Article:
Whale sharks are the tallest fish and are both mysterious and majestic creatures. They are harmless and elegant as they swim in our planet's warm waters in search of tiny food. Whale sharks have existed for millions of years and are classified as elasmobranchs. Their size inspired the name. In fact, they were previously misidentified as whales.
Whale sharks are the world's biggest fish, with a maximum length of nearly 65 feet or 20 metres. The biggest whale was evaluated at 41 feet or 12.5 metres, but such sharks are extremely rare. They range in length from 13 to 26 feet or 4 to 8 metres on average. They are carnivorous and feed on small fish, zooplankton, and fish eggs, which they filter by widening their mouth.
Things To Keep In Mind During Whale Shark Diving Ningaloo
Whale shark tours are an excellent way to get up close and personal with the ocean's biggest fish in their natural habitat. It's certainly a bucket list item that you should try at least once in your life. However, keep in mind that they are wild animals and must be handled as such. Respect these amazing creatures, and you'll have an unforgettable whale shark swim during your Exmouth tours WA.
Your guide will go over this with you during your whale shark encounter, but these are the things you must be aware of before jumping into the crystal clear waters of the Ningaloo Reef!
Slowly And Calmly Move
Many animals, including our whale shark friends, react negatively to sudden movements. Keep your cool and move slowly to keep them calm and undisturbed.
Do Not Touch But Observe
Touching whale sharks can produce unnecessary stress, which is something we don't want. Maintain a 3-4 metre distance between you and them, and if one of them gets curious and swims towards the group, split down the middle and let it pass through.
Avoid Getting In Their Way
We're merely observers here. We don't want to follow them or interfere with their plans. Place yourself at its side, behind the pectoral fin, for the best view during your whale shark dive and swim. If the whale shark wraps over, move back and give it some space.
Pay Attention To The Crew
We've been involved in whale shark tourism for quite some time, so keep an eye out during your whale shark interactions. The crew will keep you safe and advise you on what to do in any situation.
Don’t Use Flash
If you're taking photos, avoid using flash. Every whale shark tour includes a photographer, so you don't have to worry about getting the perfect shot.
Keep An Eye On Your Diving
As with any normal dive, regularly check in with your friend to ensure you know where they are. Signal to them as well. The only thing better than seeing a whale shark is sharing that encounter with a friend, so take a minute, even if it's just to wave at them. Keep checking your depth, deco restrictions, and air supply on a regular basis.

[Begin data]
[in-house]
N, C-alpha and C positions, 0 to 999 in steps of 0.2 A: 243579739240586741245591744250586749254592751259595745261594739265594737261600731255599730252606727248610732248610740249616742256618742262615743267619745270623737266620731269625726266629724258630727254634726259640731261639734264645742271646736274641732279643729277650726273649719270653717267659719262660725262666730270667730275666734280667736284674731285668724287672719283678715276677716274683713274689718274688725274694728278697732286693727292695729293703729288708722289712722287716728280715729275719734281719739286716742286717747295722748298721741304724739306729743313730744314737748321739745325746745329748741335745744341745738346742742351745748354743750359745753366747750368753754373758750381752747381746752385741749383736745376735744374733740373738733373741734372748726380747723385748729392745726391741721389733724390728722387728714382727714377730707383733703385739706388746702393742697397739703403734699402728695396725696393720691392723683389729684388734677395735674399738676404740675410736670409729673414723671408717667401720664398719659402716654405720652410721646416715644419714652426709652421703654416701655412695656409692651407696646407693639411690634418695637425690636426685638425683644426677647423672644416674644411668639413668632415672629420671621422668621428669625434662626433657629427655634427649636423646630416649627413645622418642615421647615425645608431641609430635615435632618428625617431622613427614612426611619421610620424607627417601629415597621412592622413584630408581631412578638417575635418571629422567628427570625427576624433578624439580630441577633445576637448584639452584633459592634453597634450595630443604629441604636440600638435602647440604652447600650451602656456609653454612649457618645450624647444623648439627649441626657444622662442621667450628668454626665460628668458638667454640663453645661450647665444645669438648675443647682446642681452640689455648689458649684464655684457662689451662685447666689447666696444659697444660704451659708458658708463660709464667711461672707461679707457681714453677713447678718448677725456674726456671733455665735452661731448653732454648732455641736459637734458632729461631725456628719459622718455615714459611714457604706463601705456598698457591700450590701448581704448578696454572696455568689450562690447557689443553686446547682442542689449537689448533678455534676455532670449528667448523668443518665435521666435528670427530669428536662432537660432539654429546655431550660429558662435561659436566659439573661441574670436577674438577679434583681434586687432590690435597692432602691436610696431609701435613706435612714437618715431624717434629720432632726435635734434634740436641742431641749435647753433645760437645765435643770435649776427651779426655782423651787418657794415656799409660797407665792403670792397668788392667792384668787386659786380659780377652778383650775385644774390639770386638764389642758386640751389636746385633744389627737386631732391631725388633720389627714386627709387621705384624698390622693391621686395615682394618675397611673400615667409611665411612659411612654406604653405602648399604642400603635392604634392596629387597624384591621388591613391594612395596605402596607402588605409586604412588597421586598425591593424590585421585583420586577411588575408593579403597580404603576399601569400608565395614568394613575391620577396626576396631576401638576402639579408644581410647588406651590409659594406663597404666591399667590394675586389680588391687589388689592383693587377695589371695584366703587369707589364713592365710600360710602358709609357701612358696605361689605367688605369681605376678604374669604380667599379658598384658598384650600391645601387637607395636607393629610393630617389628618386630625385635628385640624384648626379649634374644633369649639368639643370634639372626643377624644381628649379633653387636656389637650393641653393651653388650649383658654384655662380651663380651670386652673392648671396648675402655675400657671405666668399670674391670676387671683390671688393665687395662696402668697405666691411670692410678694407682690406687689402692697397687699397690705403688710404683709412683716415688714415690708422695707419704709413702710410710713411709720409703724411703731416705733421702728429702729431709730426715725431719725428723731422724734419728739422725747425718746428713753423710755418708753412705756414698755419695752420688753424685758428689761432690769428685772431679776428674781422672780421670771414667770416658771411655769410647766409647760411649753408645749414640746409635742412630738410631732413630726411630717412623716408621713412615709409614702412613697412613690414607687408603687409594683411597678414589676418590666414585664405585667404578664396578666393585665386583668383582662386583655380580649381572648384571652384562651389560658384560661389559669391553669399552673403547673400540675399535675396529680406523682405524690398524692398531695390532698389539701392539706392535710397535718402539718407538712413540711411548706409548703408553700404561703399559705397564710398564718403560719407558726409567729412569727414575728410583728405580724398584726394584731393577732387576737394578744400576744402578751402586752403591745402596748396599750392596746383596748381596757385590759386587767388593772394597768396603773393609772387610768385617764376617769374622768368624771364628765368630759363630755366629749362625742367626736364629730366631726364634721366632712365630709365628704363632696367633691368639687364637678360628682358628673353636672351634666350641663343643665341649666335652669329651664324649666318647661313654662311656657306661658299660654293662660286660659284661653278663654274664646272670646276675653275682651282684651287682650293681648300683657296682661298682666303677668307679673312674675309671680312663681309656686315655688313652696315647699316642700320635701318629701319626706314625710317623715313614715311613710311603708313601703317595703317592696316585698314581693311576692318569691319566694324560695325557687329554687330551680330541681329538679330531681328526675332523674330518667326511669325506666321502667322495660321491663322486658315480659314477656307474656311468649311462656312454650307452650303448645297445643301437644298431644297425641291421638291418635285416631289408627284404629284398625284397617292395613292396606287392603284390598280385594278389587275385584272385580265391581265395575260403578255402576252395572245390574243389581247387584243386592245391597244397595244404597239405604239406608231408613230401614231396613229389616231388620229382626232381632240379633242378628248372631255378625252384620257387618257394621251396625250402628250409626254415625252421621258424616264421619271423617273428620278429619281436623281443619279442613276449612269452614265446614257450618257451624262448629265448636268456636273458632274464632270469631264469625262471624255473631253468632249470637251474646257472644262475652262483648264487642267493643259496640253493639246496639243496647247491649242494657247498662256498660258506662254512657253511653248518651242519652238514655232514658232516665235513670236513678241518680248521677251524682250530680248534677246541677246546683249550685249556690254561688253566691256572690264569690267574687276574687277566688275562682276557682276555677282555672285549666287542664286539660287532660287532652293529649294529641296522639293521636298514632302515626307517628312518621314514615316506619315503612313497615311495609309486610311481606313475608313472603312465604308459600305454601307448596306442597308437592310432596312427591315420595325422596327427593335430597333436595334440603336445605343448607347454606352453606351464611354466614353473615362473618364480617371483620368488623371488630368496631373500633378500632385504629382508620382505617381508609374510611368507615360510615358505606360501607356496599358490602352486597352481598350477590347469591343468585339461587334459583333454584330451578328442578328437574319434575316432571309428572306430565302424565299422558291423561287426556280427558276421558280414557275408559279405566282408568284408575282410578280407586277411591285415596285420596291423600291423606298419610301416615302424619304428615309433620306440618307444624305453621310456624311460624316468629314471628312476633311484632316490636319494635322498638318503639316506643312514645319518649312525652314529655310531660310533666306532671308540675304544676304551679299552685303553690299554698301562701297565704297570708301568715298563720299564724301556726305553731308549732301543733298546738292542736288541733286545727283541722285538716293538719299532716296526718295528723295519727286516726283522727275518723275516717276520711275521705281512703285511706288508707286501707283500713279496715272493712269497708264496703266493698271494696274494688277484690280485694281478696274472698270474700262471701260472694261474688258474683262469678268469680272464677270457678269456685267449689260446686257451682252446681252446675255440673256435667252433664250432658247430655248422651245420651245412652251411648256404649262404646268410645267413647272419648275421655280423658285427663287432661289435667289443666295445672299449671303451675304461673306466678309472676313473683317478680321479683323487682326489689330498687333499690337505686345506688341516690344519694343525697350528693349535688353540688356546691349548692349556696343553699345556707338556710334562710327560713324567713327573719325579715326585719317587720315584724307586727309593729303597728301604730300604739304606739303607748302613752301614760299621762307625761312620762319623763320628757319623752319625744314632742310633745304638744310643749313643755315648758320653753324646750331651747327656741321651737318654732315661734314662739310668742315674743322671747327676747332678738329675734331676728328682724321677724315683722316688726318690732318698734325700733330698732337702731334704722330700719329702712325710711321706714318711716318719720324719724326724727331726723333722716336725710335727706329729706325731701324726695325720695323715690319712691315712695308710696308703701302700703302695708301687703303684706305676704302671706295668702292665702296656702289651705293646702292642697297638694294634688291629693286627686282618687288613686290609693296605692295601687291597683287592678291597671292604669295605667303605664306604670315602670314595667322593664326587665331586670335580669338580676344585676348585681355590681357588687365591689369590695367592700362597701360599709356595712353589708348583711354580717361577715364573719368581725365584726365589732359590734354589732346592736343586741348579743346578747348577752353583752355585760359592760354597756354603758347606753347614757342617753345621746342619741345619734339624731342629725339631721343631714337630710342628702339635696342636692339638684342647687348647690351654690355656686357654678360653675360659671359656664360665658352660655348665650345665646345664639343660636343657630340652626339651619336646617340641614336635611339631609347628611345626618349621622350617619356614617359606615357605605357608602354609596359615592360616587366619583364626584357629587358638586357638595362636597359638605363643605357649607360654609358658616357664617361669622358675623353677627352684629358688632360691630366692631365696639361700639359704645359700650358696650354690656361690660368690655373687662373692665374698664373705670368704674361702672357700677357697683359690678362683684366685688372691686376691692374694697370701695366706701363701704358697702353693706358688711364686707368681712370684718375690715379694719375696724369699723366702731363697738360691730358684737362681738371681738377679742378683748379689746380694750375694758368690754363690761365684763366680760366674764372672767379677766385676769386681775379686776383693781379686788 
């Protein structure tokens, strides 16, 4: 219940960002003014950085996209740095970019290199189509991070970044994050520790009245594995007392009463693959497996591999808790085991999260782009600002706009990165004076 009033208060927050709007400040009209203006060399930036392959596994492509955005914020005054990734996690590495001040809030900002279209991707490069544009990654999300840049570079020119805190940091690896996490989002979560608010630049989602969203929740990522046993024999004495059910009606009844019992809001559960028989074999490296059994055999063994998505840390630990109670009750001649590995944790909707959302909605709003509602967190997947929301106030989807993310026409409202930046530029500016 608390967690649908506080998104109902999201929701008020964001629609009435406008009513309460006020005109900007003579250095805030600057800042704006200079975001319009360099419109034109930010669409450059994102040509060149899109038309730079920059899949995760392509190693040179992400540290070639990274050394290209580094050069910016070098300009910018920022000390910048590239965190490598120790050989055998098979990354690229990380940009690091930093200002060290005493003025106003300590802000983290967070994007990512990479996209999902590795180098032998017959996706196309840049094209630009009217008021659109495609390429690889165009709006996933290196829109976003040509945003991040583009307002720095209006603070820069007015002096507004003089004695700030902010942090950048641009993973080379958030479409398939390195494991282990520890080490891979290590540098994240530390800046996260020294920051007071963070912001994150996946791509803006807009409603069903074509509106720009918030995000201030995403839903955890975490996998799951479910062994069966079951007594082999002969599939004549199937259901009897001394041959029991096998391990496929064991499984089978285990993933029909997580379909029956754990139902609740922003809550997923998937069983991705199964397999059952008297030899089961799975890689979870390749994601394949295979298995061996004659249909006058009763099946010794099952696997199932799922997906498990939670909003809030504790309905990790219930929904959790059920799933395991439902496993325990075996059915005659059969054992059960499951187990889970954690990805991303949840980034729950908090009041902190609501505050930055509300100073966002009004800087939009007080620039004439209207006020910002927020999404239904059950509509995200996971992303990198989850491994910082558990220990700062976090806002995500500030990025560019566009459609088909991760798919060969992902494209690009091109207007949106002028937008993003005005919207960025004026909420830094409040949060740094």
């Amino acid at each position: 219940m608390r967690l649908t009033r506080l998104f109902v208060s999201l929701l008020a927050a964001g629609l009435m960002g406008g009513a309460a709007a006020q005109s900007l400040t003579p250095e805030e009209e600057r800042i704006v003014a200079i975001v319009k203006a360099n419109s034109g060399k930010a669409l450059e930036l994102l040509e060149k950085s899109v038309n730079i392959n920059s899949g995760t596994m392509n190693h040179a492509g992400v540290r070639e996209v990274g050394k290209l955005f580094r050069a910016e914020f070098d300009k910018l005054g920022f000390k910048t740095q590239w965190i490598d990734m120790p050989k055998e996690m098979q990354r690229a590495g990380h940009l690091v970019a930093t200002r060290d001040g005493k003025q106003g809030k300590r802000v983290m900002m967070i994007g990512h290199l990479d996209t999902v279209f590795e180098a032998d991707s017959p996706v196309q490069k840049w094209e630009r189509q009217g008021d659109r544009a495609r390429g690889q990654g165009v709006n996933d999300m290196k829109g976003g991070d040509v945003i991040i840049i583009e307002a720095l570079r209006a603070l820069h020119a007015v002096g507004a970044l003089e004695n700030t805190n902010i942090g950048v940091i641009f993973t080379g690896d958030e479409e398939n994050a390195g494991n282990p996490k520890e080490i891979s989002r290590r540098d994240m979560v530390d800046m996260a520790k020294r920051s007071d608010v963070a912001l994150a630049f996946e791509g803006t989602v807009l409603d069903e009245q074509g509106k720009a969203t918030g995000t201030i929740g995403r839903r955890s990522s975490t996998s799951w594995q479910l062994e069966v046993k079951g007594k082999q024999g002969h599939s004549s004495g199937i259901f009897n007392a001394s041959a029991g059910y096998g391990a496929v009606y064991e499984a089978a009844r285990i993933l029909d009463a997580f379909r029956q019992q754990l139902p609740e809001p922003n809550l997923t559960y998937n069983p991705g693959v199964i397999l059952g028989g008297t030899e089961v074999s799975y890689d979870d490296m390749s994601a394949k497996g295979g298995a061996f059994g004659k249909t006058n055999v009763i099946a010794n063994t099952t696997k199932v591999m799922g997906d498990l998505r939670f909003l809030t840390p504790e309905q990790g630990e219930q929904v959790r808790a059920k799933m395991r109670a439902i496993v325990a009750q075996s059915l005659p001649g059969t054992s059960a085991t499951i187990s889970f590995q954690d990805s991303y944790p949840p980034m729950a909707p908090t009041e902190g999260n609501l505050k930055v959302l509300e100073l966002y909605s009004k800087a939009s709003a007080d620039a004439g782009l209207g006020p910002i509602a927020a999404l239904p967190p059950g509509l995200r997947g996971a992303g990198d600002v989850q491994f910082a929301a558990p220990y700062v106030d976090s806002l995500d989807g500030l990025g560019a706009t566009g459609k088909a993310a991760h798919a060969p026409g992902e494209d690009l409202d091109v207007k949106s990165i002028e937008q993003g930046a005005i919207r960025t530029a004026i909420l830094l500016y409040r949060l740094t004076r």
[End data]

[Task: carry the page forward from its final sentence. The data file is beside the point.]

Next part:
Be Aware Of How Whale Shark Discomfort Appears
Experienced teams, spotter planes, and safety tenders are constantly monitoring the situation on the water. However, being aware of whale shark behaviour and knowing when to back off is always useful.
When a whale shark starts to the bank, it is warning you to back off. It can also express its displeasure by rolling its eyes back. Increase the distance between you and the whale shark to make it more comfortable.
Is Whale Shark Diving Ningaloo Really Safe?
Ningaloo Reef tour providers are all doing their part to safeguard this mighty fish. The majority have a no-touch policy, with the goal of minimising wildlife disturbance through safe anchoring. They place a strong emphasis on travelling education and whale shark engagement training.
Do your homework before booking Exmouth Tours WA, but they all have highly skilled employees who will give you the rundown before allowing you to swim with a whale shark. Some businesses have been doing this for years and know what to expect. Many will have snorkels, wetsuits, fins, and flotation devices you can take, and they will be willing to help you feel secure in the water regardless of your swimming skills and age.
You should visit Ningaloo Marine Park in Exmouth, Western Australia. It's the whale shark period on the Ningaloo Reef from March to early August, and it's one of the few areas in the world where you can see them in larger groups.
You may also appreciate the Ningaloo Marine Park's massive reef habitat, which is teeming with marine life. Witness manta rays gliding through the turquoise waters, humpback whales migrating, and turtles hatching.